Here’s a new worry for Ohio HR pros who play a role in deciding whether to fire employees: You could end up being sued personally if it turns out that the discharge was wrongful under Ohio’s public policy exception to at-will employment.
That means your own assets—not just the company’s—are at risk.
Here’s how it works: In Ohio, employees generally are employed at will, meaning that—unless there’s an employment contract or other legal protection, such as under federal anti-discrimination laws—employees and employers alike are free to end the employment relationship anytime they choose.
However, the Ohio Supreme Court has ruled “an employer may not terminate an employee for a reason that is contrary to the clear public policy of this state.”
But what’s “an employer”? Ohio courts have interpreted the term to include employees who act on behalf of their employers and recommend or participate in the decision to terminate employees.
If that decision is contrary to public policy, the management participants may be held liable for the harm their decision causes. And as if that weren’t enough, Ohio courts also impose an obligation on managers to “promptly correct any .”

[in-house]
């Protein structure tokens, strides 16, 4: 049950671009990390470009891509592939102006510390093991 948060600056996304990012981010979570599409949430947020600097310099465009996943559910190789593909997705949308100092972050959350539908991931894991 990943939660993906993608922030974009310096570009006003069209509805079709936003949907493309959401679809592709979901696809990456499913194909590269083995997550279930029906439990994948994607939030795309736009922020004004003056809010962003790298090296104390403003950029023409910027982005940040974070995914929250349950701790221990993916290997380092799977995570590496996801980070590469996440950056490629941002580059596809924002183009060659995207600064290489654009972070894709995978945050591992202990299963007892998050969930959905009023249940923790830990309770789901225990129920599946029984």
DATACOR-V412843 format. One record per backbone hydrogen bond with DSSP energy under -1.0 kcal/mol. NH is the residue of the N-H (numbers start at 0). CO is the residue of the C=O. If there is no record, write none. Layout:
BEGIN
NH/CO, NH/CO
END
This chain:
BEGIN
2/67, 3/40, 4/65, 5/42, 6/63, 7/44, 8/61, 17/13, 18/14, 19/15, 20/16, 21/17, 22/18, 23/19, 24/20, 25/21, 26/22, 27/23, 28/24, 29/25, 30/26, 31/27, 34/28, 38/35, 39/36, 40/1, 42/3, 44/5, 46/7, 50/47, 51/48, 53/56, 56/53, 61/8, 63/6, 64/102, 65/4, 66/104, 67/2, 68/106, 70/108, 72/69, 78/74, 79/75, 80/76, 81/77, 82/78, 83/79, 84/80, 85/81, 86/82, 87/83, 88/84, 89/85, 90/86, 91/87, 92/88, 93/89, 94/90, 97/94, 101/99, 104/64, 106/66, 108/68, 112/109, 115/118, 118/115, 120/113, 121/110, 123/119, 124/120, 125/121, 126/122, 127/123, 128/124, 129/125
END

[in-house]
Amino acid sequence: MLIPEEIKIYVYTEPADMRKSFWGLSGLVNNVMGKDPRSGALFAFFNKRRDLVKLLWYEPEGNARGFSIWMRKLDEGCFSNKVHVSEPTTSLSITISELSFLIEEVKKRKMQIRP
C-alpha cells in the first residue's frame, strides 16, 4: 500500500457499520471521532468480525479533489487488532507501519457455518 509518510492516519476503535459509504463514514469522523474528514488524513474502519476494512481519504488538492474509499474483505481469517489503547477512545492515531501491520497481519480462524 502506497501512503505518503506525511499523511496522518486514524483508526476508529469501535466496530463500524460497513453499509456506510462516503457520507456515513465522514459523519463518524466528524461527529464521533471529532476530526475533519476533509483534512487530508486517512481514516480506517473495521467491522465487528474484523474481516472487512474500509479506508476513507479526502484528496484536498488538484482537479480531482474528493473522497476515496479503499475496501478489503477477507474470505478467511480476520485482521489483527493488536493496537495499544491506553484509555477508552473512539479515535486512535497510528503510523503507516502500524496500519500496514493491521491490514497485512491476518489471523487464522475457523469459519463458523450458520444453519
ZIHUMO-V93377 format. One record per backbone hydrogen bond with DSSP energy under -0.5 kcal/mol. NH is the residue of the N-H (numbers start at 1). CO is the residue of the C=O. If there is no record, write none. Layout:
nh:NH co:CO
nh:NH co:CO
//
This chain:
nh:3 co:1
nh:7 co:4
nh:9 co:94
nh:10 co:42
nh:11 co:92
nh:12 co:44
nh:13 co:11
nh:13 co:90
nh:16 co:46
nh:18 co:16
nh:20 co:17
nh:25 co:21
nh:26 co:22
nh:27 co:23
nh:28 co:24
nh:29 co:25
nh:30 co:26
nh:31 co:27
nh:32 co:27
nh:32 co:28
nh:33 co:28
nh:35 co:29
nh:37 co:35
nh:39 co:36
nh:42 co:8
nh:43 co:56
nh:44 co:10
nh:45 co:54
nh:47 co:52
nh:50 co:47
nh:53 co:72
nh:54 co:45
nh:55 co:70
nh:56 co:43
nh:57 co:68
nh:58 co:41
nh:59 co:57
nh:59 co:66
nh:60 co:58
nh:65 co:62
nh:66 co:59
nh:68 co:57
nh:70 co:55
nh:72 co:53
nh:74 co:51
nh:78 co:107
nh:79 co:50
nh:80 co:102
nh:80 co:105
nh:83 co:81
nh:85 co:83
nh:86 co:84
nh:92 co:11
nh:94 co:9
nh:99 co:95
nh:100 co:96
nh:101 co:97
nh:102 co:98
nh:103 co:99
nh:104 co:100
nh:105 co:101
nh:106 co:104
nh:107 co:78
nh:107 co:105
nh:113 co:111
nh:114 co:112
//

Here’s how it all played out in a recent case.
Recent case: David Jenkins worked as an over-the-road truck driver for Central Transport until he was involved in a major accident. Jenkins claimed the accident was caused by faulty brakes, and thus wasn’t his fault. He also claimed that he had previously informed his company that the brakes weren’t working properly and complained about the way the entire truck fleet was maintained.
Central Transport investigated the accident, consulted with several managers and decided to terminate Jenkins. Jenkins’ supervisor gave him the bad news.
Jenkins sued the company, alleging he had been wrongly fired in retaliation for complaining about safety issues. Then he added more individual defendants to the lawsuit: all the managers involved in the termination decision, including his immediate supervisor.
Central Transport argued that there is no at-will exception for reporting safety problems, but the court disagreed. It ruled that firing an employee for reporting safety violations is grounds for a wrongful discharge claim because firing someone for doing so violates the public policy of keeping highways safe.
Then the court went on to say that managers who participate in the decision to terminate an employee for reporting safety problems can be personally sued because they have the responsibility to prevent such firings or to promptly correct a wrongful termination. (Jenkins v. Central Transport, No. 09-CV-525, ND OH, 2010)
Final notes: This case serves as a warning to HR professionals: You must not go along with decisions you know are wrong and potentially illegal. You have a duty to do more than turn a blind eye. You may have to act behind the scenes to reverse a wrongful termination in order to protect yourself from a potentially devastating lawsuit.
Your best bet is to seek legal advice before participating in questionable termination decisions. At the very least, get an attorney’s opinion. That should offer some proof you acted in good faith.
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